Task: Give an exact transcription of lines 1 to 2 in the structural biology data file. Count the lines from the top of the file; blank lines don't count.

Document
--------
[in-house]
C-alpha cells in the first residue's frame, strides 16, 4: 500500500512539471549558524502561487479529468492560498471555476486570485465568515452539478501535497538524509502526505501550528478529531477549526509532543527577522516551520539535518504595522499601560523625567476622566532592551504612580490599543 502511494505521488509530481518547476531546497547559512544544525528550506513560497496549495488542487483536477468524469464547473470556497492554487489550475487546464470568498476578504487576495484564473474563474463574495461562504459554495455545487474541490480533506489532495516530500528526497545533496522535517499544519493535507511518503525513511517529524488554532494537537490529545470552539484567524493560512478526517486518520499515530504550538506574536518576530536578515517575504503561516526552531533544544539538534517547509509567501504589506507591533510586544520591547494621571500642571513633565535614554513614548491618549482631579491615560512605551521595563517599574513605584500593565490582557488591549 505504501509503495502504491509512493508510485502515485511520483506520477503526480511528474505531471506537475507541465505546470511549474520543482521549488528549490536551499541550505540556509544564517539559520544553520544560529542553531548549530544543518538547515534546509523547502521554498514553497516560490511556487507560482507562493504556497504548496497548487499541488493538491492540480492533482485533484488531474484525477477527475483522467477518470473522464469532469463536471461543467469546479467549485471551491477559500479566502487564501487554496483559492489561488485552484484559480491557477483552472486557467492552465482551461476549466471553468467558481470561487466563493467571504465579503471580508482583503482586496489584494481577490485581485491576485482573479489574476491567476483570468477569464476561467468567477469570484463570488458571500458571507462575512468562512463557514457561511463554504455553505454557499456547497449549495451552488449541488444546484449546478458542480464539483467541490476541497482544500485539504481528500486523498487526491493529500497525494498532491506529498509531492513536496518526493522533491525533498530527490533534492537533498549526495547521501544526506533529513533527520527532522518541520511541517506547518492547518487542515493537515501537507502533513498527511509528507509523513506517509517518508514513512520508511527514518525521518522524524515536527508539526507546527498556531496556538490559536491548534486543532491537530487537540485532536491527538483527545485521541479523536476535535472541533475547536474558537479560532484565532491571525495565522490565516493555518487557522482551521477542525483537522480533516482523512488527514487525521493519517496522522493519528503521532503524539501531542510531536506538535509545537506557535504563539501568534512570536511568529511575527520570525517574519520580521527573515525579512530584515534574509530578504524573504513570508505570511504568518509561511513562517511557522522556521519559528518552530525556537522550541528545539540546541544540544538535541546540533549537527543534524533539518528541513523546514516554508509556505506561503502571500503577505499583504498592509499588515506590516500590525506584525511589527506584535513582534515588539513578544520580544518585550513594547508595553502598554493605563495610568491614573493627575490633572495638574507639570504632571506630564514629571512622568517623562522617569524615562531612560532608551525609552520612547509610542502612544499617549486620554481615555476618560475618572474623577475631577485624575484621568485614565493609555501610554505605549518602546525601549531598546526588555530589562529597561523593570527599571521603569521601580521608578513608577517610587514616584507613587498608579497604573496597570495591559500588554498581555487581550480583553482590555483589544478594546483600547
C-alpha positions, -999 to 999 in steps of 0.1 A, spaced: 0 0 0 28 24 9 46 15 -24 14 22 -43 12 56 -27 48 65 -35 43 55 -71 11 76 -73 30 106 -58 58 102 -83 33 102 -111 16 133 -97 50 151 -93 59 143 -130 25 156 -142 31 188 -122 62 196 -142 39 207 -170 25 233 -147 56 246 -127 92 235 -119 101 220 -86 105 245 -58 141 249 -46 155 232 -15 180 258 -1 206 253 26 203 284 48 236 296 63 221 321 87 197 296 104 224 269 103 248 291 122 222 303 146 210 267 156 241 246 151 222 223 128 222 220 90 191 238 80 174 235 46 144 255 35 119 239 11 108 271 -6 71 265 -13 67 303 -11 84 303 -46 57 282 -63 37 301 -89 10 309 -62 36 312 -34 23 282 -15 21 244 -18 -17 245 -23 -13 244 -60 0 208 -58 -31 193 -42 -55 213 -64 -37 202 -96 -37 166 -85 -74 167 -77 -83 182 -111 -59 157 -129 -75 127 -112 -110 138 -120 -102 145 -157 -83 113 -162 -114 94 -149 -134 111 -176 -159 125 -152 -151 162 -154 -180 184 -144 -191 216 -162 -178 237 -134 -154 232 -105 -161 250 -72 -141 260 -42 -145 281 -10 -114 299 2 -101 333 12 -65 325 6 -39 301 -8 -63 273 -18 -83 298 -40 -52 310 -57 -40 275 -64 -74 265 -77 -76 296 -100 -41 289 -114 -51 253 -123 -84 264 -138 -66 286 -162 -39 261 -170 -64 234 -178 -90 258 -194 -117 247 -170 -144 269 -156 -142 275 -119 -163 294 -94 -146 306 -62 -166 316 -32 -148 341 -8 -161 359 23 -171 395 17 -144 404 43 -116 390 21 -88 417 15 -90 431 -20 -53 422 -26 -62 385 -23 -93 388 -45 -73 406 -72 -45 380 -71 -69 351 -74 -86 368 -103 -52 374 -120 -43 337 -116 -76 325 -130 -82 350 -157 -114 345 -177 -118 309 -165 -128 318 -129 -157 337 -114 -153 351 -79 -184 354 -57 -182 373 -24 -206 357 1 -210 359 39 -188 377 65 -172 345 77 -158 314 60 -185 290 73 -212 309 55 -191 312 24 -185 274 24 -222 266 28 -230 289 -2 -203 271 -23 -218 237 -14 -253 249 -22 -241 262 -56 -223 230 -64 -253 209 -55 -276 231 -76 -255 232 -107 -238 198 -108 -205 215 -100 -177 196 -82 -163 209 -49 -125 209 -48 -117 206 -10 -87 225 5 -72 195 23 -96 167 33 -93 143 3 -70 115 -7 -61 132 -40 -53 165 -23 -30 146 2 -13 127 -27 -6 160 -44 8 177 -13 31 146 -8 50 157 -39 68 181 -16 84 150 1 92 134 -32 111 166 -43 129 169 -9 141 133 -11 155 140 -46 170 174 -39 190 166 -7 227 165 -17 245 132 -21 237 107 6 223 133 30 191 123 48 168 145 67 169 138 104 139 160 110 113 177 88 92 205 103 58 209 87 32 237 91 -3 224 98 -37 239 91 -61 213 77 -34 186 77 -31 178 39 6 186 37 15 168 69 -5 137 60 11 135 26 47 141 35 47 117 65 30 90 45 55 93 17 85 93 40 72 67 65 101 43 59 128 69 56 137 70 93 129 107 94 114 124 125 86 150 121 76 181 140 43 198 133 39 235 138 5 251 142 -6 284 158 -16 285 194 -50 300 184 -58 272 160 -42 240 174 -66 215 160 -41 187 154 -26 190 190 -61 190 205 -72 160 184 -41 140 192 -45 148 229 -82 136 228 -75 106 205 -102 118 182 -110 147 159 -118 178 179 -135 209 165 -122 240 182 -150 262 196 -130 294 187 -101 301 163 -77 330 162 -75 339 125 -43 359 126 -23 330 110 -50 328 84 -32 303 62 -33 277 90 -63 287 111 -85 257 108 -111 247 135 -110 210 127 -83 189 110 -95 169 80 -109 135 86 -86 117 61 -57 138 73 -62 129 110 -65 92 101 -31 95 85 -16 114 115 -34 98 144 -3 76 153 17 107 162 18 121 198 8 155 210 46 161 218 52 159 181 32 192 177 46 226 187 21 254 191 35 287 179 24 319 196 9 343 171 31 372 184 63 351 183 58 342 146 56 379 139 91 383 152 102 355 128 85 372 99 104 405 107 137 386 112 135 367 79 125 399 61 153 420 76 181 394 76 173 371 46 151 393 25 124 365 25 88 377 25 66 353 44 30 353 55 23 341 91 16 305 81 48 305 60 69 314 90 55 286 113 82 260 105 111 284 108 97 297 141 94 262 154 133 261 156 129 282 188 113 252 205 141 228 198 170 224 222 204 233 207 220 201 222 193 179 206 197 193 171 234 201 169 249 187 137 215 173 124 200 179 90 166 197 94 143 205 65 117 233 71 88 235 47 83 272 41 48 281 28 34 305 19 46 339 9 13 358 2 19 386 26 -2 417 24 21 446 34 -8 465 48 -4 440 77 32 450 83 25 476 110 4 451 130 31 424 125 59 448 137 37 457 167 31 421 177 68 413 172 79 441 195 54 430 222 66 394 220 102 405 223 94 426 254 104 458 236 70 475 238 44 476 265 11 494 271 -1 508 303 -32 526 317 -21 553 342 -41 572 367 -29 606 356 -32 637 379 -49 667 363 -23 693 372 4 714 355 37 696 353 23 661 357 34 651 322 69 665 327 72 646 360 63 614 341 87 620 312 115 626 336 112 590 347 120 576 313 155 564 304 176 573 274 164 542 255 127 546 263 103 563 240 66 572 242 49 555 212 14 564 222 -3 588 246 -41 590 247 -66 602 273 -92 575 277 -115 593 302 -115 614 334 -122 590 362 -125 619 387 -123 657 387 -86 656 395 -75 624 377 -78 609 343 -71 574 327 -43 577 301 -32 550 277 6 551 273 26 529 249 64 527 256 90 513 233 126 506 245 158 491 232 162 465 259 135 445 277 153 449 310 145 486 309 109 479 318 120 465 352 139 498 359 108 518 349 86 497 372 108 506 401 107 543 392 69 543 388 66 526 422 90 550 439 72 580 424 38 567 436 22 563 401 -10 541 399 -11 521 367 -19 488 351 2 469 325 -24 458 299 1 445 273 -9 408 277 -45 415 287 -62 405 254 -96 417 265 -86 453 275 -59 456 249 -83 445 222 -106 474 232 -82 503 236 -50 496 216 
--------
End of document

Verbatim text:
[in-house]
C-alpha cells in the first residue's frame, strides 16, 4: 500500500512539471549558524502561487479529468492560498471555476486570485465568515452539478501535497538524509502526505501550528478529531477549526509532543527577522516551520539535518504595522499601560523625567476622566532592551504612580490599543 502511494505521488509530481518547476531546497547559512544544525528550506513560497496549495488542487483536477468524469464547473470556497492554487489550475487546464470568498476578504487576495484564473474563474463574495461562504459554495455545487474541490480533506489532495516530500528526497545533496522535517499544519493535507511518503525513511517529524488554532494537537490529545470552539484567524493560512478526517486518520499515530504550538506574536518576530536578515517575504503561516526552531533544544539538534517547509509567501504589506507591533510586544520591547494621571500642571513633565535614554513614548491618549482631579491615560512605551521595563517599574513605584500593565490582557488591549 505504501509503495502504491509512493508510485502515485511520483506520477503526480511528474505531471506537475507541465505546470511549474520543482521549488528549490536551499541550505540556509544564517539559520544553520544560529542553531548549530544543518538547515534546509523547502521554498514553497516560490511556487507560482507562493504556497504548496497548487499541488493538491492540480492533482485533484488531474484525477477527475483522467477518470473522464469532469463536471461543467469546479467549485471551491477559500479566502487564501487554496483559492489561488485552484484559480491557477483552472486557467492552465482551461476549466471553468467558481470561487466563493467571504465579503471580508482583503482586496489584494481577490485581485491576485482573479489574476491567476483570468477569464476561467468567477469570484463570488458571500458571507462575512468562512463557514457561511463554504455553505454557499456547497449549495451552488449541488444546484449546478458542480464539483467541490476541497482544500485539504481528500486523498487526491493529500497525494498532491506529498509531492513536496518526493522533491525533498530527490533534492537533498549526495547521501544526506533529513533527520527532522518541520511541517506547518492547518487542515493537515501537507502533513498527511509528507509523513506517509517518508514513512520508511527514518525521518522524524515536527508539526507546527498556531496556538490559536491548534486543532491537530487537540485532536491527538483527545485521541479523536476535535472541533475547536474558537479560532484565532491571525495565522490565516493555518487557522482551521477542525483537522480533516482523512488527514487525521493519517496522522493519528503521532503524539501531542510531536506538535509545537506557535504563539501568534512570536511568529511575527520570525517574519520580521527573515525579512530584515534574509530578504524573504513570508505570511504568518509561511513562517511557522522556521519559528518552530525556537522550541528545539540546541544540544538535541546540533549537527543534524533539518528541513523546514516554508509556505506561503502571500503577505499583504498592509499588515506590516500590525506584525511589527506584535513582534515588539513578544520580544518585550513594547508595553502598554493605563495610568491614573493627575490633572495638574507639570504632571506630564514629571512622568517623562522617569524615562531612560532608551525609552520612547509610542502612544499617549486620554481615555476618560475618572474623577475631577485624575484621568485614565493609555501610554505605549518602546525601549531598546526588555530589562529597561523593570527599571521603569521601580521608578513608577517610587514616584507613587498608579497604573496597570495591559500588554498581555487581550480583553482590555483589544478594546483600547